RRIF season

If you turned 69 this year, you have until December 31 to make one of the most important financial decisions of your life. You’ve reached the point when you must wind up your RRSP, either by cashing it in, buying an annuity, or converting to a RRIF.

For most people, a RRIF (registered retirement income fund) is the logical answer. You can move your RRSP assets directly into a RRIF by simply signing a few papers and giving appropriate instructions to the plan administrator, such as when to make the payments that will be required starting in 2006.

It seems routine. Actually, it’s not. A RRIF is a totally different animal from an RRSP. In the later case, long-term growth is the main objective. With a RRIF, the priorities shift to safety and income. This often means a complete portfolio overhaul.

Actually, the time to begin that process is about five years before the actual conversion date. Leaving it to the last minute can result in poor investment decisions. For example, anyone who started to add income trusts funds to an RRSP five years ago in anticipation of conversion was able to buy them cheaply. Today, they are very expensive.

Many of our readers alrdy have RRIFs while others are only a few years away. Here are some funds from my Mutual Funds Update Recommended List that I believe are appropriate for registered income plans, meeting both my safety and income criteria. All performance figures are to October 31.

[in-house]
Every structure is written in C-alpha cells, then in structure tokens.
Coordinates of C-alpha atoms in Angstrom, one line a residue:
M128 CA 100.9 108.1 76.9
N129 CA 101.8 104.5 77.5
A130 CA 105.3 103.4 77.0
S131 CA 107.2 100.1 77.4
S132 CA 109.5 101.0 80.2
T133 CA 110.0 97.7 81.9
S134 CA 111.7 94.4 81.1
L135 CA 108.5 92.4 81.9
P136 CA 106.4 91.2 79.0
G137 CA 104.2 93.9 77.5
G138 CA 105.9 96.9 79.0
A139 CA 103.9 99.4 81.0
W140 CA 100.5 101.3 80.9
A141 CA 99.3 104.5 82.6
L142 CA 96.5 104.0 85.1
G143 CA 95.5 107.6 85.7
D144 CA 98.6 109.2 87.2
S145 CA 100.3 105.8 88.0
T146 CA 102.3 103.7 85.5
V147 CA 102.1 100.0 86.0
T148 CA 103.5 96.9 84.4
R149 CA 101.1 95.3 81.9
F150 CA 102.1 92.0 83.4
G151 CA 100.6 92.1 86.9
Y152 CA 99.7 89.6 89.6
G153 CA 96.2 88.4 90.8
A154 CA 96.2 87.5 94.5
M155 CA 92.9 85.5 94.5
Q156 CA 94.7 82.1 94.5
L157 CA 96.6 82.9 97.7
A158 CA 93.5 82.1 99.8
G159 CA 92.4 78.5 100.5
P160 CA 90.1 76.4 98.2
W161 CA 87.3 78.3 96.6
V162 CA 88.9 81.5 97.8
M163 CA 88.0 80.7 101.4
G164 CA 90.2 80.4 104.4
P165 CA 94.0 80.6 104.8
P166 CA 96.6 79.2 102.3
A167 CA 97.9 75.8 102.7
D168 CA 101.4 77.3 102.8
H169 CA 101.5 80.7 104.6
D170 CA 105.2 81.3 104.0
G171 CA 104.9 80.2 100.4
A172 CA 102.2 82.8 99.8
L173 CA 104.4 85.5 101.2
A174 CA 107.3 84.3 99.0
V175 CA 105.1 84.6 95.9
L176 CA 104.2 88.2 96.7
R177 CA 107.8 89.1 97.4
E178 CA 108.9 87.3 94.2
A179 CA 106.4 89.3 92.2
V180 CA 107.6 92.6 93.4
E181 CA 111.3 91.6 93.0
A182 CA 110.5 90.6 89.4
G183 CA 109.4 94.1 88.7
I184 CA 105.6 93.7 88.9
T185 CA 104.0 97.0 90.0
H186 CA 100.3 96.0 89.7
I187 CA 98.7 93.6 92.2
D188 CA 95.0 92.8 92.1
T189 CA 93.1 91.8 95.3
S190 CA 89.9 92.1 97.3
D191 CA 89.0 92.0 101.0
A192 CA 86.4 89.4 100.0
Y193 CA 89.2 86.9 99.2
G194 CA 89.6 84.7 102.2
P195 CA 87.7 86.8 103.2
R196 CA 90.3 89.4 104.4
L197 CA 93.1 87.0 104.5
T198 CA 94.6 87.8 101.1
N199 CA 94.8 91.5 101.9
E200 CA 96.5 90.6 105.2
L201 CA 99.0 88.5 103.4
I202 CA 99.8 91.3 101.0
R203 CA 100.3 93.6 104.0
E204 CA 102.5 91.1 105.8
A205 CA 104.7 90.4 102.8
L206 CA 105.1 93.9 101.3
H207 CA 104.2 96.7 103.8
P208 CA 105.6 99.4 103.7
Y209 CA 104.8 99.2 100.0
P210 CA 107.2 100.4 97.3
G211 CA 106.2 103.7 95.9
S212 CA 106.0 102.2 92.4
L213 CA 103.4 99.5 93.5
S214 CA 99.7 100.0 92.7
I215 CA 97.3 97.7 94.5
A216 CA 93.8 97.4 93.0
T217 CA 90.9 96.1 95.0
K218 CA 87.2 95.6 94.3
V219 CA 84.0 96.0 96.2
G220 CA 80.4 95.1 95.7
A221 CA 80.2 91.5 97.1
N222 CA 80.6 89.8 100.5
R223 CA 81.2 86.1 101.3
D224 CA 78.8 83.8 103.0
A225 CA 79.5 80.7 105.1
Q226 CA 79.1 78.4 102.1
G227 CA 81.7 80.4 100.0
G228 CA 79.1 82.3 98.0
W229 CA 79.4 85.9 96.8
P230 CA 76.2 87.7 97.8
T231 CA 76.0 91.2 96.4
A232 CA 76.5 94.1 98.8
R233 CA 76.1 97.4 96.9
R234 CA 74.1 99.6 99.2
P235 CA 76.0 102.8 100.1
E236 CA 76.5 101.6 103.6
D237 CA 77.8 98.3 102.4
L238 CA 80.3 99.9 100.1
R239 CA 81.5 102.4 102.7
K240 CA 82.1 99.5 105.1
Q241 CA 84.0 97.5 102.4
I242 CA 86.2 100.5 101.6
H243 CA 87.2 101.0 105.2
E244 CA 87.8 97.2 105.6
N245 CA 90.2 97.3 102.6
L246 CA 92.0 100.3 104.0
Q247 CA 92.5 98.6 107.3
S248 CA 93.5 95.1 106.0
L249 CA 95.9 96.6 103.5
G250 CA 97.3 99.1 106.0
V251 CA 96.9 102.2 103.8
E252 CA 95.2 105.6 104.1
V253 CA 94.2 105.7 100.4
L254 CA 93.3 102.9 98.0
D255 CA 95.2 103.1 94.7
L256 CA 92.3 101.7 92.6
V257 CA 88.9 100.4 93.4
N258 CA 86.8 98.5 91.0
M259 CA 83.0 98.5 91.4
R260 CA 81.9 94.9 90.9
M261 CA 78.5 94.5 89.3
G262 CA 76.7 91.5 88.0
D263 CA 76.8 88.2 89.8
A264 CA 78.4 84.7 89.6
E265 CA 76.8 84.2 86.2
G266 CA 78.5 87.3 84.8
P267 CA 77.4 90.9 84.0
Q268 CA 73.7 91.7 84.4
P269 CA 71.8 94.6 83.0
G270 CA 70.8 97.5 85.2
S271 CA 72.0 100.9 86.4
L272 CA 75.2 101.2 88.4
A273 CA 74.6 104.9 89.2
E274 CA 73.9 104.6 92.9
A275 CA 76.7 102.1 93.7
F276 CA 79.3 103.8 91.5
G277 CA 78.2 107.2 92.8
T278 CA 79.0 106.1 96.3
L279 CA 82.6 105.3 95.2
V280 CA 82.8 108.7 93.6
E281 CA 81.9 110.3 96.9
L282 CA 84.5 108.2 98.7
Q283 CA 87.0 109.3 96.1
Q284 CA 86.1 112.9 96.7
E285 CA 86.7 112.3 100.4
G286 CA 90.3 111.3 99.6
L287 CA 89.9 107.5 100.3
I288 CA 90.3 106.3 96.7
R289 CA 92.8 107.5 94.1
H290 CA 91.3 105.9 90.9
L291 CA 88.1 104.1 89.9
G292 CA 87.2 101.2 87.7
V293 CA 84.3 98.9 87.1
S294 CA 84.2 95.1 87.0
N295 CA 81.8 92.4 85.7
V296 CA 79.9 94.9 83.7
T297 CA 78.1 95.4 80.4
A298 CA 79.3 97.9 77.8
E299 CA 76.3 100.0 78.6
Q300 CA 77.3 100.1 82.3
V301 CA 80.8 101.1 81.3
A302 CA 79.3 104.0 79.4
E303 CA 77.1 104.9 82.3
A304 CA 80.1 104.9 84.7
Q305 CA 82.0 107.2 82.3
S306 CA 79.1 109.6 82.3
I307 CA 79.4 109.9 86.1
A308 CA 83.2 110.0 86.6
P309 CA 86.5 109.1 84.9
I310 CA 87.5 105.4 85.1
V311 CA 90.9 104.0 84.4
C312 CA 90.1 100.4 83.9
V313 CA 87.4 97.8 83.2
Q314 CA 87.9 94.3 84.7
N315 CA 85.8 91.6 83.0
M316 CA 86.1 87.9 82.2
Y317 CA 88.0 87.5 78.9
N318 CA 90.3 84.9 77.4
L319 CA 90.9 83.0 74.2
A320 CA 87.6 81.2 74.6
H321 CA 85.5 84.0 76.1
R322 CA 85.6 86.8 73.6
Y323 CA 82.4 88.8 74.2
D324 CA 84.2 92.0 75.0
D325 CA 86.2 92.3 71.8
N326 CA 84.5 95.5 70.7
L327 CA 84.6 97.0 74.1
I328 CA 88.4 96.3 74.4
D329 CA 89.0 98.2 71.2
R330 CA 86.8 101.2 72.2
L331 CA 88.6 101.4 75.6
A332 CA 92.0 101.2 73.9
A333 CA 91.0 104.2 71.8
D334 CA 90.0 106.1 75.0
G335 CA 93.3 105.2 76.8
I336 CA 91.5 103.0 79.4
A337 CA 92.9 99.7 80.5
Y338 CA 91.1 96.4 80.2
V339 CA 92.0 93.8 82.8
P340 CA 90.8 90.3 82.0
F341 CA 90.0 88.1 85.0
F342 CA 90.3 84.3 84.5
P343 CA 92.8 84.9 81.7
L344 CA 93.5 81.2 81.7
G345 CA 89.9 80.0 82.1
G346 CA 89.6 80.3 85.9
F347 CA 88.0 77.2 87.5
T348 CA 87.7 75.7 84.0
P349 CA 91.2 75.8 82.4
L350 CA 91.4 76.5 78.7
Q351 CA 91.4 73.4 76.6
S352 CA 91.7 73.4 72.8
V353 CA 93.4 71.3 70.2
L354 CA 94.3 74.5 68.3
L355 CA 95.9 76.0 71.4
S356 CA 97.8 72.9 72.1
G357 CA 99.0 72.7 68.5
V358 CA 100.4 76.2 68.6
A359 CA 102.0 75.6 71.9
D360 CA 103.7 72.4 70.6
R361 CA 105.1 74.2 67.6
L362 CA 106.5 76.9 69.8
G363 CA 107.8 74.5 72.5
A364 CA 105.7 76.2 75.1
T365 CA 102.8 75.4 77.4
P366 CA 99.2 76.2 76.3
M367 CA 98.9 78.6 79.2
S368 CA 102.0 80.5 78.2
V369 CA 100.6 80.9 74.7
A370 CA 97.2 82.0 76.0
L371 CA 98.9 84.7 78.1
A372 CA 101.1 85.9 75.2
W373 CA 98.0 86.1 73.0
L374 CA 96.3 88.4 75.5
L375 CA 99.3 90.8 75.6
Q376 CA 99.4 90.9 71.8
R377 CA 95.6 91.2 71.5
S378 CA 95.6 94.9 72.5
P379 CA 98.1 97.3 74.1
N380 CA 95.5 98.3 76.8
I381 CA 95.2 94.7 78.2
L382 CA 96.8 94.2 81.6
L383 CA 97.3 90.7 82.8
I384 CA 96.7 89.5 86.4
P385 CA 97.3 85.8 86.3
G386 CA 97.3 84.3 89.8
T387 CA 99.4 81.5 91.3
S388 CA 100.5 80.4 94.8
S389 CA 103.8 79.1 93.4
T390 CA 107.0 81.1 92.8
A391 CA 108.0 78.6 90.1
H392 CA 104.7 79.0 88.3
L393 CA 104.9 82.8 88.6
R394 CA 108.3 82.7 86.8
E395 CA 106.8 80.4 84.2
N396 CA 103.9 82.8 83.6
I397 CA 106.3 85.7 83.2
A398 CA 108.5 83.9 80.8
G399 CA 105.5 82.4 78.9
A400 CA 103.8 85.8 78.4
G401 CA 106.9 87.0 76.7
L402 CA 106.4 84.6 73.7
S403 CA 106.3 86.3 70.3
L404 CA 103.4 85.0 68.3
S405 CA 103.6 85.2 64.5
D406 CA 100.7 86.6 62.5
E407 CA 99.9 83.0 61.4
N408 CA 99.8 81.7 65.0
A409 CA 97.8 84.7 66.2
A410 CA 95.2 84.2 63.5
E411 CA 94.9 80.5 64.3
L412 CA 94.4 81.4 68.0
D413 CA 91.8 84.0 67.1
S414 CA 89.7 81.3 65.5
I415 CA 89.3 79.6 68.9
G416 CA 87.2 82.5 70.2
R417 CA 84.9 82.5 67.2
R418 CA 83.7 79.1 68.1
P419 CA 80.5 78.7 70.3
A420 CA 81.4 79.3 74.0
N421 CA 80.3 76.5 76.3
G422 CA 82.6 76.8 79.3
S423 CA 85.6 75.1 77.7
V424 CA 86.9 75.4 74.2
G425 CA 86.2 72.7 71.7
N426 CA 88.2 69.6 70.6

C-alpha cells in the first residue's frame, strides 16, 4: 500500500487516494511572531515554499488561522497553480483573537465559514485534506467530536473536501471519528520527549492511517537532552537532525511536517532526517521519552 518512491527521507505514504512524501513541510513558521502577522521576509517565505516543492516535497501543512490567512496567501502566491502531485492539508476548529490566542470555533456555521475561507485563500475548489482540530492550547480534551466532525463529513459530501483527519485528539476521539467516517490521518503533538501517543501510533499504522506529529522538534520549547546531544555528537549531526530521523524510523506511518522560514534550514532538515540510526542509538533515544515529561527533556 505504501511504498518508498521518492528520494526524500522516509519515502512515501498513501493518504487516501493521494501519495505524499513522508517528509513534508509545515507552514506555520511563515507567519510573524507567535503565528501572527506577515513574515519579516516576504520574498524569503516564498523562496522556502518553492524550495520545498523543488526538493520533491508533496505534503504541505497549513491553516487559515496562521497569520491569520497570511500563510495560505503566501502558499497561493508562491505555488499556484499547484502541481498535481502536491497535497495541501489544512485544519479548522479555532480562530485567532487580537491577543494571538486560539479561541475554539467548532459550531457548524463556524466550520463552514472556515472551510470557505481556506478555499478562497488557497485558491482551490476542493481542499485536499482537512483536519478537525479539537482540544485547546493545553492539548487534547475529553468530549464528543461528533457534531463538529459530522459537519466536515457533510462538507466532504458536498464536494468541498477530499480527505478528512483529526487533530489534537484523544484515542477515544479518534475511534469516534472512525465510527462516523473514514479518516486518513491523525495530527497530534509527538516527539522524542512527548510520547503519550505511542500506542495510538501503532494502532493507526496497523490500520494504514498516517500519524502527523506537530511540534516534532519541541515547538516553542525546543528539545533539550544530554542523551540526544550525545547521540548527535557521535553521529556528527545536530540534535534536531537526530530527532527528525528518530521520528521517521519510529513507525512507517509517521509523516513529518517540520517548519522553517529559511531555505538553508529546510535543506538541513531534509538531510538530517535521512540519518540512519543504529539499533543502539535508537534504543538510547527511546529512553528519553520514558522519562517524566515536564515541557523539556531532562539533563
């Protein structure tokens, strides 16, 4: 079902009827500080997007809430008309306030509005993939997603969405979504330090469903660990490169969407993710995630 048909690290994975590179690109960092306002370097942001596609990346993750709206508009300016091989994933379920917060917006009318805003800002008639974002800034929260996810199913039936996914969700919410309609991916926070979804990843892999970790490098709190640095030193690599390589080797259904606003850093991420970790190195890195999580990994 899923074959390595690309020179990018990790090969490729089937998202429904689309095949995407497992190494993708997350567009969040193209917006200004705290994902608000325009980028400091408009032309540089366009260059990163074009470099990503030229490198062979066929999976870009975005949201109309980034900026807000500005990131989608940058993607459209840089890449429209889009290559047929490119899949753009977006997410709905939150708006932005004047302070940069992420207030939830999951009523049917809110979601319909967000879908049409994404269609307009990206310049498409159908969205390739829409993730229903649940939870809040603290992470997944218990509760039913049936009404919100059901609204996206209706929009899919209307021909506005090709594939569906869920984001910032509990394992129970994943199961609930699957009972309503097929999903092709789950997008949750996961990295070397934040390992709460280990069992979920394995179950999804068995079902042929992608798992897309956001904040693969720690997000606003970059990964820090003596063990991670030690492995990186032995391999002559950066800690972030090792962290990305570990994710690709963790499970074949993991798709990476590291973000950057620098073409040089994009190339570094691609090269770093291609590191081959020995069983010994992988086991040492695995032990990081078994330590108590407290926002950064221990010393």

BMO Monthly Income Fund. This was added to the Mutual Funds Update Recommended List in November. It’s not the top-performing fund in its category by a long shot, but it offers good cash flow (6c a unit monthly) and has an excellent safety record plus a well-diversified portfolio.

CIBC Monthly Income Fund. This one also pays 6c a unit each month but the cash yield is less because the NAV is higher. Total return is much better than that of the BMO fund, however. Risk is somewhat higher although the fund has never had a losing year.

Dynamic Focus+ Diversified Income Trust Fund. This fund invests almost exclusively in income trusts. It has a very good performance record and pays a monthly distribution of 8c a unit. However, there’s more risk here than in a diversified portfolio.

Phillips, Hager & North Bond Fund. This is one of the best bond funds in the country and every RRIF of any size should have a place for it or the companion PH&N Total Return Bond Fund. Returns are consistently above average, the fund is no-load, and the MER is an attractive 0.59 per cent. Quarterly distributions have been running at 10c per unit. 

RBC Monthly Income Fund. The monthly payout is less than that offered by the BMO and CIBC funds at 4.25c per unit but total return is well above average for the category and risk is low.

Bottom line: If you are converting to a RRIF this month and haven’t started to restructure your portfolio to meet the new priorities, don’t try to do it all at once. Proceed with the conversion but allow about six months for a full portfolio change-over.

Adapted from an article that originally appeared in Mutual Funds Update, a monthly newsletter that provides advice on fund selection and strategies. For subscription information: http://www.buildingwealth.ca/promotion/50plusproducts.htm